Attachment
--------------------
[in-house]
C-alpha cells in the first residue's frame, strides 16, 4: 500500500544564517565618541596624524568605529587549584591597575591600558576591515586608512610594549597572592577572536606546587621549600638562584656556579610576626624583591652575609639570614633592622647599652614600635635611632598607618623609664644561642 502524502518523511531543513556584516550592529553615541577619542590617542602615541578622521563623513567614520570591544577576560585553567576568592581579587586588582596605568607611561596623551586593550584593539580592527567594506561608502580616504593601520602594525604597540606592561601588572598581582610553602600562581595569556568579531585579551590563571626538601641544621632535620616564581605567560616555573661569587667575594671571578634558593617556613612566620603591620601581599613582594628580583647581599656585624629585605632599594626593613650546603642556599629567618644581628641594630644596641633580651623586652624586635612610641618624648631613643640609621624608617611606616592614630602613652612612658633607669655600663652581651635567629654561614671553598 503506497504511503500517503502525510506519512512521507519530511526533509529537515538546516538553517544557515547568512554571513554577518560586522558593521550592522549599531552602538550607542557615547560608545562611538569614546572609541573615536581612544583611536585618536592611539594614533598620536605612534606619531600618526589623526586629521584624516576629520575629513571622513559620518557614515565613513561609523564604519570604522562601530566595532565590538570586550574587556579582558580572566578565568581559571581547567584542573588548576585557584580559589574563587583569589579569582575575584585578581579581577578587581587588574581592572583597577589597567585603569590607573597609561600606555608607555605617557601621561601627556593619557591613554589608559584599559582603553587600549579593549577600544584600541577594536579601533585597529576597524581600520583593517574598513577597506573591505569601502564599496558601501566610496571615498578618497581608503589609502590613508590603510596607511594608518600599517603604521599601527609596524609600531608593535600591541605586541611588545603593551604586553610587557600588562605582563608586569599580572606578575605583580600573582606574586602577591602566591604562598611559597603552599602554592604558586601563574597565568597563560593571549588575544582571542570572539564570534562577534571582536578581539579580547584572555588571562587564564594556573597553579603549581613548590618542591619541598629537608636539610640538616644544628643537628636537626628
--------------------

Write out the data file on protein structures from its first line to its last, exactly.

[in-house]
C-alpha cells in the first residue's frame, strides 16, 4: 500500500544564517565618541596624524568605529587549584591597575591600558576591515586608512610594549597572592577572536606546587621549600638562584656556579610576626624583591652575609639570614633592622647599652614600635635611632598607618623609664644561642 502524502518523511531543513556584516550592529553615541577619542590617542602615541578622521563623513567614520570591544577576560585553567576568592581579587586588582596605568607611561596623551586593550584593539580592527567594506561608502580616504593601520602594525604597540606592561601588572598581582610553602600562581595569556568579531585579551590563571626538601641544621632535620616564581605567560616555573661569587667575594671571578634558593617556613612566620603591620601581599613582594628580583647581599656585624629585605632599594626593613650546603642556599629567618644581628641594630644596641633580651623586652624586635612610641618624648631613643640609621624608617611606616592614630602613652612612658633607669655600663652581651635567629654561614671553598 503506497504511503500517503502525510506519512512521507519530511526533509529537515538546516538553517544557515547568512554571513554577518560586522558593521550592522549599531552602538550607542557615547560608545562611538569614546572609541573615536581612544583611536585618536592611539594614533598620536605612534606619531600618526589623526586629521584624516576629520575629513571622513559620518557614515565613513561609523564604519570604522562601530566595532565590538570586550574587556579582558580572566578565568581559571581547567584542573588548576585557584580559589574563587583569589579569582575575584585578581579581577578587581587588574581592572583597577589597567585603569590607573597609561600606555608607555605617557601621561601627556593619557591613554589608559584599559582603553587600549579593549577600544584600541577594536579601533585597529576597524581600520583593517574598513577597506573591505569601502564599496558601501566610496571615498578618497581608503589609502590613508590603510596607511594608518600599517603604521599601527609596524609600531608593535600591541605586541611588545603593551604586553610587557600588562605582563608586569599580572606578575605583580600573582606574586602577591602566591604562598611559597603552599602554592604558586601563574597565568597563560593571549588575544582571542570572539564570534562577534571582536578581539579580547584572555588571562587564564594556573597553579603549581613548590618542591619541598629537608636539610640538616644544628643537628636537626628